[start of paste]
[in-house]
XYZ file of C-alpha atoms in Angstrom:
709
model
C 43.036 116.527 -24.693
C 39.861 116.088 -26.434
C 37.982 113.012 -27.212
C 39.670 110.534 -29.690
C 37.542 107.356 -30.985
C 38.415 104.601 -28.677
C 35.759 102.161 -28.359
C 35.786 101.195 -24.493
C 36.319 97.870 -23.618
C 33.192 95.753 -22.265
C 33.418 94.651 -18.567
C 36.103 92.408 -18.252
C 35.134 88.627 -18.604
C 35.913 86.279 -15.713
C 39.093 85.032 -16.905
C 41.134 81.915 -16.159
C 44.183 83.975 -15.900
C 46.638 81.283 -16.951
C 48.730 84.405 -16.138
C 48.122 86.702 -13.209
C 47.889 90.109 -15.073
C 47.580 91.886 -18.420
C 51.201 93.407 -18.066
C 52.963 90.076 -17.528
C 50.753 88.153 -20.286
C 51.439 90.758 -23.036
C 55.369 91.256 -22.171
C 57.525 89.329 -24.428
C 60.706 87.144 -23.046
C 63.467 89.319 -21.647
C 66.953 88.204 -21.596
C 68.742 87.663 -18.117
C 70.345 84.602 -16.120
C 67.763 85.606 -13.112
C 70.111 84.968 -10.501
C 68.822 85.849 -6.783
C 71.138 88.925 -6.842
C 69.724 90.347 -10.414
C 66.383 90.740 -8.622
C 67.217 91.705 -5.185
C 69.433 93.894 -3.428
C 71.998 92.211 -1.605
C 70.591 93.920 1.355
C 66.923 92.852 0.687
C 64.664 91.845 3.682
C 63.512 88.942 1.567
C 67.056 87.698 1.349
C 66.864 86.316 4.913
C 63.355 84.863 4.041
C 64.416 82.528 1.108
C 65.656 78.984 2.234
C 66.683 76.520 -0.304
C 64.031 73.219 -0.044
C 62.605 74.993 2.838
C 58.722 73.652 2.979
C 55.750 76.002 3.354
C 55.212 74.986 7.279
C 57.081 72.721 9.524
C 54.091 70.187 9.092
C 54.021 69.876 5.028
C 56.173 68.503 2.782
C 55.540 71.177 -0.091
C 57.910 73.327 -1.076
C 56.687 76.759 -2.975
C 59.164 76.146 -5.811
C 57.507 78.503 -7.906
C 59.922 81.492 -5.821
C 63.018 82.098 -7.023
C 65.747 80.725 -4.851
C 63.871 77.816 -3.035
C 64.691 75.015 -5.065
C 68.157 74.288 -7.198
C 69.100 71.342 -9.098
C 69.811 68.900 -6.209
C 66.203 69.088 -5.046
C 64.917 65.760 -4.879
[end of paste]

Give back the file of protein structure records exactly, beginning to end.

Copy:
[in-house]
XYZ file of C-alpha atoms in Angstrom:
709
model
C 43.036 116.527 -24.693
C 39.861 116.088 -26.434
C 37.982 113.012 -27.212
C 39.670 110.534 -29.690
C 37.542 107.356 -30.985
C 38.415 104.601 -28.677
C 35.759 102.161 -28.359
C 35.786 101.195 -24.493
C 36.319 97.870 -23.618
C 33.192 95.753 -22.265
C 33.418 94.651 -18.567
C 36.103 92.408 -18.252
C 35.134 88.627 -18.604
C 35.913 86.279 -15.713
C 39.093 85.032 -16.905
C 41.134 81.915 -16.159
C 44.183 83.975 -15.900
C 46.638 81.283 -16.951
C 48.730 84.405 -16.138
C 48.122 86.702 -13.209
C 47.889 90.109 -15.073
C 47.580 91.886 -18.420
C 51.201 93.407 -18.066
C 52.963 90.076 -17.528
C 50.753 88.153 -20.286
C 51.439 90.758 -23.036
C 55.369 91.256 -22.171
C 57.525 89.329 -24.428
C 60.706 87.144 -23.046
C 63.467 89.319 -21.647
C 66.953 88.204 -21.596
C 68.742 87.663 -18.117
C 70.345 84.602 -16.120
C 67.763 85.606 -13.112
C 70.111 84.968 -10.501
C 68.822 85.849 -6.783
C 71.138 88.925 -6.842
C 69.724 90.347 -10.414
C 66.383 90.740 -8.622
C 67.217 91.705 -5.185
C 69.433 93.894 -3.428
C 71.998 92.211 -1.605
C 70.591 93.920 1.355
C 66.923 92.852 0.687
C 64.664 91.845 3.682
C 63.512 88.942 1.567
C 67.056 87.698 1.349
C 66.864 86.316 4.913
C 63.355 84.863 4.041
C 64.416 82.528 1.108
C 65.656 78.984 2.234
C 66.683 76.520 -0.304
C 64.031 73.219 -0.044
C 62.605 74.993 2.838
C 58.722 73.652 2.979
C 55.750 76.002 3.354
C 55.212 74.986 7.279
C 57.081 72.721 9.524
C 54.091 70.187 9.092
C 54.021 69.876 5.028
C 56.173 68.503 2.782
C 55.540 71.177 -0.091
C 57.910 73.327 -1.076
C 56.687 76.759 -2.975
C 59.164 76.146 -5.811
C 57.507 78.503 -7.906
C 59.922 81.492 -5.821
C 63.018 82.098 -7.023
C 65.747 80.725 -4.851
C 63.871 77.816 -3.035
C 64.691 75.015 -5.065
C 68.157 74.288 -7.198
C 69.100 71.342 -9.098
C 69.811 68.900 -6.209
C 66.203 69.088 -5.046
C 64.917 65.760 -4.879